Friday, March 08, 2013

Europe: Auditors Cannot Assess if Government Initiatives on Older Workers Actually Help

A report issued by the European Court of Auditors has found that neither European states nor the Commission are in a
position to establish how many older workers have gained new qualifications, or found or kept a job after having benefited from an action funded by the European Social Fund (ESF). According to "Are Tools in Place to Monitor the Effectiveness of European Social Fund Spending on Older Workers," the necessary tools to provide relevant and reliable information that ESF spending is meeting the European Union's strategic objective of increasing the employment rate of older workers have not been put in place by most audited member states.

Accordingly, the Court is recommending that, among other things, the Commission should require member states to design their operational programs (OPs) in such a way that the performance of the ESF funds can be measured. Specifically, the target populations should be unambiguously defined and relevant, quantified operational goals and indicators should be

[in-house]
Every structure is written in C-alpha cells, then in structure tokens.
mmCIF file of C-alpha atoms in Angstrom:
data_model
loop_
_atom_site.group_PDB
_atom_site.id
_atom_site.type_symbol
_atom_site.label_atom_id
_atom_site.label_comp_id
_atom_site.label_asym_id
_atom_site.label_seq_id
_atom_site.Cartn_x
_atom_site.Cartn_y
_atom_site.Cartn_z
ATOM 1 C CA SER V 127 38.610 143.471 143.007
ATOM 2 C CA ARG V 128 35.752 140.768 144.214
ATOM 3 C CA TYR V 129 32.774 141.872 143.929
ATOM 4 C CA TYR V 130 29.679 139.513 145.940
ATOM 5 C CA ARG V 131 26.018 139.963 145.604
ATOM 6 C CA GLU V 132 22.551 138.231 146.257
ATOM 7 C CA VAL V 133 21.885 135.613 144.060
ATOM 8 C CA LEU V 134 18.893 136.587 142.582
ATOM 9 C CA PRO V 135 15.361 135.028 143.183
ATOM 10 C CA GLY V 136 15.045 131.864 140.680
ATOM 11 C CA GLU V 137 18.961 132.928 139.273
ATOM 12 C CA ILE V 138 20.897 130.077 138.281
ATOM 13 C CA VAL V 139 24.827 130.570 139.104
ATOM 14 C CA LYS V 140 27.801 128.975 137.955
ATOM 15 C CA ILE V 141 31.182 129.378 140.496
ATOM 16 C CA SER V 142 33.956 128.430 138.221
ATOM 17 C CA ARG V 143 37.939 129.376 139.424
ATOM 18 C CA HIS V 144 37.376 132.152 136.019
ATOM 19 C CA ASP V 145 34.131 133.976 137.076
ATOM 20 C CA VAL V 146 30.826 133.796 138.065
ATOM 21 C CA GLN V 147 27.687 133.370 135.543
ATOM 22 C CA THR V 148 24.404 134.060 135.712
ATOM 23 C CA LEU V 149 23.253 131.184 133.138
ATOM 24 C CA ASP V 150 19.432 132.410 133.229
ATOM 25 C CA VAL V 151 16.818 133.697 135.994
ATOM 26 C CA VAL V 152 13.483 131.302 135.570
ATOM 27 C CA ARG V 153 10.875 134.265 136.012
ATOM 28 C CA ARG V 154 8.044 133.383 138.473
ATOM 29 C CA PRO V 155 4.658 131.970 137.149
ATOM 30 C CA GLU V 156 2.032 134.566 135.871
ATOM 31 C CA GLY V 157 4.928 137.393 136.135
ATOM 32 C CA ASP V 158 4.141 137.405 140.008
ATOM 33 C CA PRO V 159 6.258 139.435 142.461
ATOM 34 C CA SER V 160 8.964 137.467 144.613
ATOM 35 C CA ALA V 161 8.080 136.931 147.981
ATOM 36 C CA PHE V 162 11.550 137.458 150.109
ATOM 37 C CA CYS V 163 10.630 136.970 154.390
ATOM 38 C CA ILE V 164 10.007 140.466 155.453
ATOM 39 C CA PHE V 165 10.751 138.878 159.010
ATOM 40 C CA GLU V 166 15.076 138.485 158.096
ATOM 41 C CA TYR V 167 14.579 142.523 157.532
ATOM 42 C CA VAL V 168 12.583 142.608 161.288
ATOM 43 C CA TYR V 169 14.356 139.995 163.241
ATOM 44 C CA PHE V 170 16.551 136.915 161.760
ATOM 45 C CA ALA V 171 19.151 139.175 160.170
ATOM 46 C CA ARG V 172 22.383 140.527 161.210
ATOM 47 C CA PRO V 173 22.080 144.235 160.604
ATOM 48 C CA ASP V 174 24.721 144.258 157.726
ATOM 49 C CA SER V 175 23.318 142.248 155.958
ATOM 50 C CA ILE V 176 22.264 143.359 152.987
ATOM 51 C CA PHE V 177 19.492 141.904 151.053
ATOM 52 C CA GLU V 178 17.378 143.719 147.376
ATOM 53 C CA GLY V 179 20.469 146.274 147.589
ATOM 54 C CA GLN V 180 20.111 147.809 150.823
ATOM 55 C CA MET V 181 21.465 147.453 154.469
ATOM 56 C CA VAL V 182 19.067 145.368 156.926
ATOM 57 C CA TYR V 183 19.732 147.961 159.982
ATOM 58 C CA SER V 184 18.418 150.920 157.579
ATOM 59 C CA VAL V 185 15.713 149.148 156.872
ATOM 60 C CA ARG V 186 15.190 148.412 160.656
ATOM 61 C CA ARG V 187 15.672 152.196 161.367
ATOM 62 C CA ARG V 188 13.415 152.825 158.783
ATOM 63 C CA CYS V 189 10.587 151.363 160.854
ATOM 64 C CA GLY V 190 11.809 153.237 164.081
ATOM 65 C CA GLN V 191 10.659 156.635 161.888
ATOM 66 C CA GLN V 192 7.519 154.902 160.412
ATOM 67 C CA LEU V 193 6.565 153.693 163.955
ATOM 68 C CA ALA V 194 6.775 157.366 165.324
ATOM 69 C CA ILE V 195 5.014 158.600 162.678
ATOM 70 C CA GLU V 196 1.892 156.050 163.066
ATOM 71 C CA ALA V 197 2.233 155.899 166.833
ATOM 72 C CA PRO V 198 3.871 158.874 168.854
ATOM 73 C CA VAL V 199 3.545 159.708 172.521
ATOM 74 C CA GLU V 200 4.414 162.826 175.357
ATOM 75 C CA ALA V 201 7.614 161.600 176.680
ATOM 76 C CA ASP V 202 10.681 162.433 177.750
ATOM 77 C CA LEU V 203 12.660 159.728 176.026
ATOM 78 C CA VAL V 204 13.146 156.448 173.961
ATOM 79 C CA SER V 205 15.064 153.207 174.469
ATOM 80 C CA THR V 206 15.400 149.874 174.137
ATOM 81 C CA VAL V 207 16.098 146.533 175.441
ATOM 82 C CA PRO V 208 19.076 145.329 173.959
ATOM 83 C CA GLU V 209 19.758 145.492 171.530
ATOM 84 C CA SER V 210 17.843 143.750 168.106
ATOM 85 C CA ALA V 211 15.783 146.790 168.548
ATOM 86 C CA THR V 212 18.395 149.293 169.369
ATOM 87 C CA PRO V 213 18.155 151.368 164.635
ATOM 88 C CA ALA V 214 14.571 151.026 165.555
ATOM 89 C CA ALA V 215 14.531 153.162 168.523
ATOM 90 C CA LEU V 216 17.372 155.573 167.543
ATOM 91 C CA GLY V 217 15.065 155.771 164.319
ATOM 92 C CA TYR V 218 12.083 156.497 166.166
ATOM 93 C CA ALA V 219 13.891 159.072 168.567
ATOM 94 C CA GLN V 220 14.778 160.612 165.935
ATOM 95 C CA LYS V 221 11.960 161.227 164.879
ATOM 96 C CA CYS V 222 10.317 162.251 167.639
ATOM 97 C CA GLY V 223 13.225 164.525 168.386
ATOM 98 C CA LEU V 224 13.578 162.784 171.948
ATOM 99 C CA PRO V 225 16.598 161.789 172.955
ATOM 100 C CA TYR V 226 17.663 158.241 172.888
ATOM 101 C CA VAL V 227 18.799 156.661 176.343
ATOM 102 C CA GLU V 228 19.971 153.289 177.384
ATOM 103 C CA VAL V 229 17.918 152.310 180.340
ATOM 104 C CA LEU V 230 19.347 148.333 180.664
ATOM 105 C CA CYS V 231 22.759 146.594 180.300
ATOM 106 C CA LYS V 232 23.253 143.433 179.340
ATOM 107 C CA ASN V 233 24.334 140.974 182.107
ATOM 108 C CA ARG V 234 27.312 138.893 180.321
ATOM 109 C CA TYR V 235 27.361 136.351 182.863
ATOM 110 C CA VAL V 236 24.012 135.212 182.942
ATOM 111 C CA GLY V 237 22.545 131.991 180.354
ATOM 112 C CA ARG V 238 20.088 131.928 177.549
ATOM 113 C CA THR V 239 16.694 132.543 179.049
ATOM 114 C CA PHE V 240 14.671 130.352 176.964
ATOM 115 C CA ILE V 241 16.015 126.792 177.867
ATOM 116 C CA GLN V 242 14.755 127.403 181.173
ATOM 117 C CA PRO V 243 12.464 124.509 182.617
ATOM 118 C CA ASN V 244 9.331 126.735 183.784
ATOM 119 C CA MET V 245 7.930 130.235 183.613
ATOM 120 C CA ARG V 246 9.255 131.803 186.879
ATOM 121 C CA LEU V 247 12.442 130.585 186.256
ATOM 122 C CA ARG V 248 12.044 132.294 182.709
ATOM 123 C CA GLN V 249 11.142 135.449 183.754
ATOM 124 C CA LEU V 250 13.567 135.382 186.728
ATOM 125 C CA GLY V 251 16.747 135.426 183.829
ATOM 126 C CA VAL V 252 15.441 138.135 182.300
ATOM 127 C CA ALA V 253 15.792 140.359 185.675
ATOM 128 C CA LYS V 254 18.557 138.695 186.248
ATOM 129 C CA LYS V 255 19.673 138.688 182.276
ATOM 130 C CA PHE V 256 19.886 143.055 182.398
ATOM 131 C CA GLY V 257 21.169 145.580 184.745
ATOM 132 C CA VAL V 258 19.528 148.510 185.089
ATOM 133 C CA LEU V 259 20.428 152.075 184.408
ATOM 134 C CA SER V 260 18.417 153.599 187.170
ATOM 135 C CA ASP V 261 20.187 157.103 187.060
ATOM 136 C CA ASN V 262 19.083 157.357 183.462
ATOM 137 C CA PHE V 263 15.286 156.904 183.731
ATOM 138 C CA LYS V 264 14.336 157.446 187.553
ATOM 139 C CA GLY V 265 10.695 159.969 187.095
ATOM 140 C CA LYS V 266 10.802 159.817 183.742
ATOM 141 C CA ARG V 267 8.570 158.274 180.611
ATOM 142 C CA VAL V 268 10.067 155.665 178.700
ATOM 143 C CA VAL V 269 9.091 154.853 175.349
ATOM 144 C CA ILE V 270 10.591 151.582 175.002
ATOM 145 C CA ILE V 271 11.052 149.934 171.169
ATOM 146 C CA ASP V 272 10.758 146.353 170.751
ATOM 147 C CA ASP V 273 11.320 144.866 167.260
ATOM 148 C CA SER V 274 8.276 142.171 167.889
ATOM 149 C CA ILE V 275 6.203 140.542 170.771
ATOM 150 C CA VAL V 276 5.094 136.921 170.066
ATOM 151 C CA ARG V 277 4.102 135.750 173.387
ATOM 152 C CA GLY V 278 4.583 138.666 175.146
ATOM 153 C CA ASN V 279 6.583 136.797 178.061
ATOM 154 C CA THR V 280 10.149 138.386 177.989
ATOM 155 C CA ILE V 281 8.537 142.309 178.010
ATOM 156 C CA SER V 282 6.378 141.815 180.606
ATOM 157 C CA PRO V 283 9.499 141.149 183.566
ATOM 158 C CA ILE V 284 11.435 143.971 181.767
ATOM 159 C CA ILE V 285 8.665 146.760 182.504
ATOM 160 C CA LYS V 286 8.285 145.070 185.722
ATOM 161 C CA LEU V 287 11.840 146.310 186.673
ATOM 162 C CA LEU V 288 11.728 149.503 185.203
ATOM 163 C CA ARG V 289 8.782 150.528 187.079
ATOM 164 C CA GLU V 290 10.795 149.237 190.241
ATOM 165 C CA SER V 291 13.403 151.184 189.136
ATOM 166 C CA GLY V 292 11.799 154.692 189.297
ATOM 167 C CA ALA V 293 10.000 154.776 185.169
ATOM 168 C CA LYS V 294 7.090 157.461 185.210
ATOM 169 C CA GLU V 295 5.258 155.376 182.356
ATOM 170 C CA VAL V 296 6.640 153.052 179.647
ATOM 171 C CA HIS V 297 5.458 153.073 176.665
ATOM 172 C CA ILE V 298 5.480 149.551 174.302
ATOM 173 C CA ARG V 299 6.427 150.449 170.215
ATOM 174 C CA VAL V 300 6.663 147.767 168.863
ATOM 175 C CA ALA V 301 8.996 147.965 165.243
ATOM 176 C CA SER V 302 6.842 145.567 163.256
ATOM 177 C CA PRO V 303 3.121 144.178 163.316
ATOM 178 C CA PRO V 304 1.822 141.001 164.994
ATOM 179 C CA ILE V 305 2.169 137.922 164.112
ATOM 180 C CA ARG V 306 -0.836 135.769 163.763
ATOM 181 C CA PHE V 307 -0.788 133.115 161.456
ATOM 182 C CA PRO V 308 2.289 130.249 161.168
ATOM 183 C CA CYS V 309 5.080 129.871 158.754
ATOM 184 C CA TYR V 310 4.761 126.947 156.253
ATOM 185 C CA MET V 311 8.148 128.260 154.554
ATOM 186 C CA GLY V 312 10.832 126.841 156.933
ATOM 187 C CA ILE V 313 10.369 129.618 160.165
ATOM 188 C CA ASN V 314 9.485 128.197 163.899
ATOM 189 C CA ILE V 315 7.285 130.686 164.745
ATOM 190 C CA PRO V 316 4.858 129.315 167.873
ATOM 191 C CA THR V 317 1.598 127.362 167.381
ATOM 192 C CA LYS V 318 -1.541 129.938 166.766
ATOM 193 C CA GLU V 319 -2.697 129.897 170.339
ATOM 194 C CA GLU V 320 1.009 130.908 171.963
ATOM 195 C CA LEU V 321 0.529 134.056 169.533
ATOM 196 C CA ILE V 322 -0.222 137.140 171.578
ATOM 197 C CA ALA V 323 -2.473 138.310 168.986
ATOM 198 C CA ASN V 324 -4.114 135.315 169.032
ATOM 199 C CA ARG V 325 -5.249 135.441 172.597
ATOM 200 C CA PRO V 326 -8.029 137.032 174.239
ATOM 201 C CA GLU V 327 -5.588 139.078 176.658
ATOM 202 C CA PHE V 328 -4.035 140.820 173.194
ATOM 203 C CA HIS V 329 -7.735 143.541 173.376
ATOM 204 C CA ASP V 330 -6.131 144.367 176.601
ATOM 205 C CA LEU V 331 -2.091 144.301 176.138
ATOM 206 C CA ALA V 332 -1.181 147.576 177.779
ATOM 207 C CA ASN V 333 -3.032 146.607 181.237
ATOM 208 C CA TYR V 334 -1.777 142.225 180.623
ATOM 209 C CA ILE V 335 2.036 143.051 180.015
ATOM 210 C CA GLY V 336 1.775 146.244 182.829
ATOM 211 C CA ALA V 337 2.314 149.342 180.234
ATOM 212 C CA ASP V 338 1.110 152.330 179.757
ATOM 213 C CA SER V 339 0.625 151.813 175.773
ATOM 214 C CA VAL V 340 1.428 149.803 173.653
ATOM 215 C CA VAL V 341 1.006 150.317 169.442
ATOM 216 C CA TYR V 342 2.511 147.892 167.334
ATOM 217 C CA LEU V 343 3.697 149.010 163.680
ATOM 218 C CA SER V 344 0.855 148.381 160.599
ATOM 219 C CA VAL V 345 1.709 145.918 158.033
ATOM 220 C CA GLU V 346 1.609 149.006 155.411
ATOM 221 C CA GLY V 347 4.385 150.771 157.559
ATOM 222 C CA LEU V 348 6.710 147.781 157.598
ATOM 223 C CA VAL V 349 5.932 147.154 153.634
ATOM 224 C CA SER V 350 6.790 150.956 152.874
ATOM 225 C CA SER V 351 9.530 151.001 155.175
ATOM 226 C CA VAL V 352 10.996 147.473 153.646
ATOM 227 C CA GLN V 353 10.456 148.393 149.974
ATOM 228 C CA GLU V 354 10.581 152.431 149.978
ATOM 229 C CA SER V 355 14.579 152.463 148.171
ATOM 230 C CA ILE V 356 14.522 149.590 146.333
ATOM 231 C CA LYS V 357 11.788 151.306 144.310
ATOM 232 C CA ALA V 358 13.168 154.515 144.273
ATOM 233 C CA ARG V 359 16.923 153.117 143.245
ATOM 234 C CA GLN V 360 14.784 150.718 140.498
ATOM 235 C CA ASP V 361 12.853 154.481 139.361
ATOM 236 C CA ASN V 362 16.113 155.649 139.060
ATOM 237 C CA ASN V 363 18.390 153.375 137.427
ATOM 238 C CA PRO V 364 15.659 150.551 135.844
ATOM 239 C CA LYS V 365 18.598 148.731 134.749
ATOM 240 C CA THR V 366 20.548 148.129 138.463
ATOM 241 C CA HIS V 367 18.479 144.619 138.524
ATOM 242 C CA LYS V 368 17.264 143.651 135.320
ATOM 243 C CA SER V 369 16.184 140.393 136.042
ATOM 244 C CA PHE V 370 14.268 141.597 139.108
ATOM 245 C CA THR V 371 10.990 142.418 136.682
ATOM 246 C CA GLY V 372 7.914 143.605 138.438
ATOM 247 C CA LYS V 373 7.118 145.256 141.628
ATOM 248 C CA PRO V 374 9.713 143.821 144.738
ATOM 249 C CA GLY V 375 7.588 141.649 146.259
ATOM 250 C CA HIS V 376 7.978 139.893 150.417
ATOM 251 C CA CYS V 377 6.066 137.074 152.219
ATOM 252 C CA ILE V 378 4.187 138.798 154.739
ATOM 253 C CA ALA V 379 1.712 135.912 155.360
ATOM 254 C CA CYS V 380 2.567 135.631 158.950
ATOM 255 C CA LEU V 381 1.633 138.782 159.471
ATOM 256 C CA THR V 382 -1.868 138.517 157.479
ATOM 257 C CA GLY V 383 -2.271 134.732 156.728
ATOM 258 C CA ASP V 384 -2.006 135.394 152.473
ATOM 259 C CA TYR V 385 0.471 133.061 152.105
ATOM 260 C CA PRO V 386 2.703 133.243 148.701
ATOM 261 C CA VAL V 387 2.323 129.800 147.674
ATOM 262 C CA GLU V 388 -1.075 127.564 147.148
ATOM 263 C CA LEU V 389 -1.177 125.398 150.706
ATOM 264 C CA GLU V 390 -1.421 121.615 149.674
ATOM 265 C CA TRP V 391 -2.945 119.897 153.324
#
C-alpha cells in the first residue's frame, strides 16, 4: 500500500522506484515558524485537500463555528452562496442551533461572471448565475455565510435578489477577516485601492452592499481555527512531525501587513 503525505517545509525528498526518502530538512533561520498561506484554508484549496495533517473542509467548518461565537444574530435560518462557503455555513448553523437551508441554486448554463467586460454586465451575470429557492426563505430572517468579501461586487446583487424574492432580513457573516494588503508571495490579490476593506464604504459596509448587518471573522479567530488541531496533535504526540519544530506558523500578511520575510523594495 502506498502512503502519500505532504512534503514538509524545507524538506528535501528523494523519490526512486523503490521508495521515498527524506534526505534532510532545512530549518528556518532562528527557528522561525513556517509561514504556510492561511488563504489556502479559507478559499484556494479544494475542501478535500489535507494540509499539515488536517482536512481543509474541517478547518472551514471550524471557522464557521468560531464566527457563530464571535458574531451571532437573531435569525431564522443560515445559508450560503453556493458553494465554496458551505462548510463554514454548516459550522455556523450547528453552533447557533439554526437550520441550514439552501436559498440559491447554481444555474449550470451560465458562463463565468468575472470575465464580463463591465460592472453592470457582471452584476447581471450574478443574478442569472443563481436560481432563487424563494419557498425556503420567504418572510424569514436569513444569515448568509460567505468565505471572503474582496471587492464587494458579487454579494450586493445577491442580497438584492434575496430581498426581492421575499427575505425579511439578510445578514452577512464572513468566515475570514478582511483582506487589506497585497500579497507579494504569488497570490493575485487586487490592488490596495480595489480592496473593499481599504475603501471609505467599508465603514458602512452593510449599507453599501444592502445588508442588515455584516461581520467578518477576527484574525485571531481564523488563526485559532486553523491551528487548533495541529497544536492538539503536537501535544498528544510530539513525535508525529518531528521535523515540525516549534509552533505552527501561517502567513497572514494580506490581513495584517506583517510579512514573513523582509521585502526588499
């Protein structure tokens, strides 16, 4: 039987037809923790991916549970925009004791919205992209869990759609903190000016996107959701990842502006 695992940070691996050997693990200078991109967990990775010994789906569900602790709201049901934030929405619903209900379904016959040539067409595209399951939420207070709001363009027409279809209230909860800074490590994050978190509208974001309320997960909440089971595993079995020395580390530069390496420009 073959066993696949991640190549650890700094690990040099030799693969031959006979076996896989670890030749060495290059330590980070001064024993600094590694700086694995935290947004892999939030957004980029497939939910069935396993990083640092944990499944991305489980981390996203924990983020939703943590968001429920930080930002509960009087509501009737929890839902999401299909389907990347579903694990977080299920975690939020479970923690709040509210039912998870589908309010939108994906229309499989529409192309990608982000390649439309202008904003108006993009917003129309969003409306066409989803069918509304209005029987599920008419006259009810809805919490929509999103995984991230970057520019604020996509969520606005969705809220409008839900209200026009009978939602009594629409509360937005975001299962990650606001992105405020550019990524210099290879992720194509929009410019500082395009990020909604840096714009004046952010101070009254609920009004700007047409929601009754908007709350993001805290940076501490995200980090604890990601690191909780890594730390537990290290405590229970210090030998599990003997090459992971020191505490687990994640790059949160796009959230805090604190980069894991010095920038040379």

defined to measure outputs, results and specific impacts at target population group level. Intermediate milestones should be set and a hierarchy of target values established. In addition, it should obtain consistent and reliable information from the Member States in order to be able to provide appropriate information on the means mobilized and the results achieved by the ESF.

The report notes that there were 117 ESF OPs for the 2007–13 programming period, of which 63 addressed older workers in at least one of the following aspects--(a) the OP explicitly identifies older workers as a target group, (b) the OP defines specific indicators to monitor the progress made for this group, or (c) funds were allocated for measures encouraging active ageing and prolonging working life.

Source: European Court of Auditors Press Release (March 5, 2013)

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